Avecto surveyed 500 IT and cybersecurity professionals to gauge their attitudes about preparedness, and the benefits and risks associated with Windows 10 alignment. The survey was distributed to 150 professionals in the United States, 125 in the United Arab Emirates (UAE), another 125 in Ireland and 100 professionals in Norway through Google Consumer Surveys.
Some survey respondents said they already have migrated to Windows 10 and are using the migration as a catalyst to improve their security posture and roll out more secure endpoints for their users; however, many organizations are lagging behind and don’t understand the potential risks of the migration.
"The migration to Windows 10 has the potential to benefit organizations tremendously, but only if they take the right steps to prepare their security strategy,” said Andrew Avanessian, Avecto's chief operations officer. “The survey results demonstrate how there is still much work to be done as organizations prepare for Windows 7 end of life.”
Some one-third (31 percent) of the respondents globally believe that Windows 7 end of life already occurred. Only 30 percent knew the actual date. Microsoft extended support for Windows 7 to January 2023, but only for users that are willing to pay an escalating fee. Companies that don’t make the shift by January 2020 could find themselves "paying a large sum of money in the years to come for support," according to Avecto.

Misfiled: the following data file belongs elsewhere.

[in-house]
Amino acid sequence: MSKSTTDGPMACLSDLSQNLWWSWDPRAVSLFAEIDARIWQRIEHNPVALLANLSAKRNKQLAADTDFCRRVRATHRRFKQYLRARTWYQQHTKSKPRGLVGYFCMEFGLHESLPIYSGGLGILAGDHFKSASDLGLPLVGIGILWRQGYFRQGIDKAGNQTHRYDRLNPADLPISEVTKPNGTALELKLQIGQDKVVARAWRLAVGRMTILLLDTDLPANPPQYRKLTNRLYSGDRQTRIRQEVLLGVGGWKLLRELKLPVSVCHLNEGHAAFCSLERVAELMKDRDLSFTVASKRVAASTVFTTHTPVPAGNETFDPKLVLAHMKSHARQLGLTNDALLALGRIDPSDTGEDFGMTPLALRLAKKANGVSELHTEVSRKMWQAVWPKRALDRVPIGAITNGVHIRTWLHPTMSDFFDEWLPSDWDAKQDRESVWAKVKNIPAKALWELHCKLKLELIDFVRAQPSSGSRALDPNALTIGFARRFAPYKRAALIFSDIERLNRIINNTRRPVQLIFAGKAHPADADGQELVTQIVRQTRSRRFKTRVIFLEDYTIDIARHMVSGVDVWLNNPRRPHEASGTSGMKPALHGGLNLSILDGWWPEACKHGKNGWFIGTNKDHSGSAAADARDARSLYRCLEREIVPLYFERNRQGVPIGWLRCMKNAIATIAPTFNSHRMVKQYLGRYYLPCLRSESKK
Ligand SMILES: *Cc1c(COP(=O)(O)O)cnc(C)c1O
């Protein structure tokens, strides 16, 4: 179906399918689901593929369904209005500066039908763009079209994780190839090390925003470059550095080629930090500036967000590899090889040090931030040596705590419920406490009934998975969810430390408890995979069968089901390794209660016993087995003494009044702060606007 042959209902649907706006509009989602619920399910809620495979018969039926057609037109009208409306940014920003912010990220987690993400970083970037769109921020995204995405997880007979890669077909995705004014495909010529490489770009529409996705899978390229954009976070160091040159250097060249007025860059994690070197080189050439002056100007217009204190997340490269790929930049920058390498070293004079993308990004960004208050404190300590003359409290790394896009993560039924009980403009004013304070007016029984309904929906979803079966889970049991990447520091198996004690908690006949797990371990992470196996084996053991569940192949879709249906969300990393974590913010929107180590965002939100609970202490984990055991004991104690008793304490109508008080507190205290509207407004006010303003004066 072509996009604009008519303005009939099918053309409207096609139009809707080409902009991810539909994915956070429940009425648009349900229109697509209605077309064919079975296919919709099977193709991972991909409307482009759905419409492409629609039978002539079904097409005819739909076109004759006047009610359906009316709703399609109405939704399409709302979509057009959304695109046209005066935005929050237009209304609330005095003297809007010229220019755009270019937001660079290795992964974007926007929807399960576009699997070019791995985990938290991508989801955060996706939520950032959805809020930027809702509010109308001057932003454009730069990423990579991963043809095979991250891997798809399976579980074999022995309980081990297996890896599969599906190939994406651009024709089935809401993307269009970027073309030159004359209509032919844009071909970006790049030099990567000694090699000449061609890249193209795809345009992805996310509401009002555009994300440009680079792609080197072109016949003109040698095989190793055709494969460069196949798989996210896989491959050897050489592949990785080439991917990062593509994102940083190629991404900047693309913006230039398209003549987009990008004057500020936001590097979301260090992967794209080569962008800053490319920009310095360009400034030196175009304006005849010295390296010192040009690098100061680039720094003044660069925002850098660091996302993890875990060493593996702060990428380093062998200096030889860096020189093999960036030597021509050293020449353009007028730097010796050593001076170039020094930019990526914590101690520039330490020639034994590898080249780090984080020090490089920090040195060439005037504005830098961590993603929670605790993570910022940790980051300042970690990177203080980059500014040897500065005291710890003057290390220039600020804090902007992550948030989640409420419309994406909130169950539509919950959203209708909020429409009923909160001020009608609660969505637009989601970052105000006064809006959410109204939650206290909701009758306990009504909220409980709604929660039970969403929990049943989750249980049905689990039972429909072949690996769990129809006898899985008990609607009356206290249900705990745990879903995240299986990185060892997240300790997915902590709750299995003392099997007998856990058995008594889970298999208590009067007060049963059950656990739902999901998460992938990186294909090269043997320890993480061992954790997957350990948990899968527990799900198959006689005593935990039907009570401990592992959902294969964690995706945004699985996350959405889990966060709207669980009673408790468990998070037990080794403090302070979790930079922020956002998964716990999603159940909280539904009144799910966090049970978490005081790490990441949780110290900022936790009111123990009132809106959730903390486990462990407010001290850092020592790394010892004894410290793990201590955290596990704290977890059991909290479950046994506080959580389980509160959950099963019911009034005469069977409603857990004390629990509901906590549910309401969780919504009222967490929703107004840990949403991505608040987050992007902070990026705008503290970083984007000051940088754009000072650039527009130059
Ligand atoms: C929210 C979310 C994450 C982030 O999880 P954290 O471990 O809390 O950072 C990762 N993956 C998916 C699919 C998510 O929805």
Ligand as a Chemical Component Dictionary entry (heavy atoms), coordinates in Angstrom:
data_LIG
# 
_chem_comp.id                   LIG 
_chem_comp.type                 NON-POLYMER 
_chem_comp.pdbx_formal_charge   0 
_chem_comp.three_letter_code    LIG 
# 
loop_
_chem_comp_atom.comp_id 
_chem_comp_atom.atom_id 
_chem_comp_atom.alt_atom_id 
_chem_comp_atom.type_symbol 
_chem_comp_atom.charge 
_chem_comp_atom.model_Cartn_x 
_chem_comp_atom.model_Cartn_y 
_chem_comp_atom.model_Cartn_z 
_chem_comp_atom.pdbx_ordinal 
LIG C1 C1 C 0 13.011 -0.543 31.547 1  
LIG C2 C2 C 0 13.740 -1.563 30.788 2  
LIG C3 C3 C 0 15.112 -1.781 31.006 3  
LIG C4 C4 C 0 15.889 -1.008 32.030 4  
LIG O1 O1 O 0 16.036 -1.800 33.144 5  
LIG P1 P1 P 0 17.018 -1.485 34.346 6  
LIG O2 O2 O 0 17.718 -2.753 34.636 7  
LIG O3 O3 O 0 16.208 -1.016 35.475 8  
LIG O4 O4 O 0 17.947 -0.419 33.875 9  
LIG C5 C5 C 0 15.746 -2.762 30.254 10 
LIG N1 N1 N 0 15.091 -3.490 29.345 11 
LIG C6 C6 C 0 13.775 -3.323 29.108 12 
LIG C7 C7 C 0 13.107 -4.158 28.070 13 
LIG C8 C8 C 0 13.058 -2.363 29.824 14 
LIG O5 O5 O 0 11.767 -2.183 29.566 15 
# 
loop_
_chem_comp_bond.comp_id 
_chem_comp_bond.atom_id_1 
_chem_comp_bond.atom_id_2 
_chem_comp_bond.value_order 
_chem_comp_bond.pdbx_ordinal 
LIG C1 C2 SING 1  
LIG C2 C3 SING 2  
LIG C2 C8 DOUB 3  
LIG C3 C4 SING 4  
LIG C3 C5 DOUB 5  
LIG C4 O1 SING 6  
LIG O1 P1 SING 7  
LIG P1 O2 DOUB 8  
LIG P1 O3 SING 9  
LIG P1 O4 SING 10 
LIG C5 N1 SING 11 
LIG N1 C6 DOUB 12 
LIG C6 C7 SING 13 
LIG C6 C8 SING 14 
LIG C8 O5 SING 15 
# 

More than half of respondents believe their organization is ready for the Windows 10 migration, but the other 44 percent are unsure about preparation plans or don't feel prepared, according to the survey.
More than half of respondents across all regions believe the Windows 10 migration is a way to improve overall company cybersecurity. For Windows 10 users, it’s important to identify partners that can prevent threats being introduced by malicious content and vulnerable applications, leading to data being stolen or encrypted, Avecto said.
The top concern for securing remote workers and off-the-network employees was vulnerable endpoints (40 percent). Securing those endpoints, for all regions except the UAE, turns out to be the biggest challenge for securing remote workers and employees that use bring your own device (BYOD) on Windows 10 was ensuring that endpoints were secure. UAE respondents were most concerned with malware attacks.
Across all regions, the survey data revealed that cybersecurity is top of mind for organizations getting ready to make the transfer to Windows 10.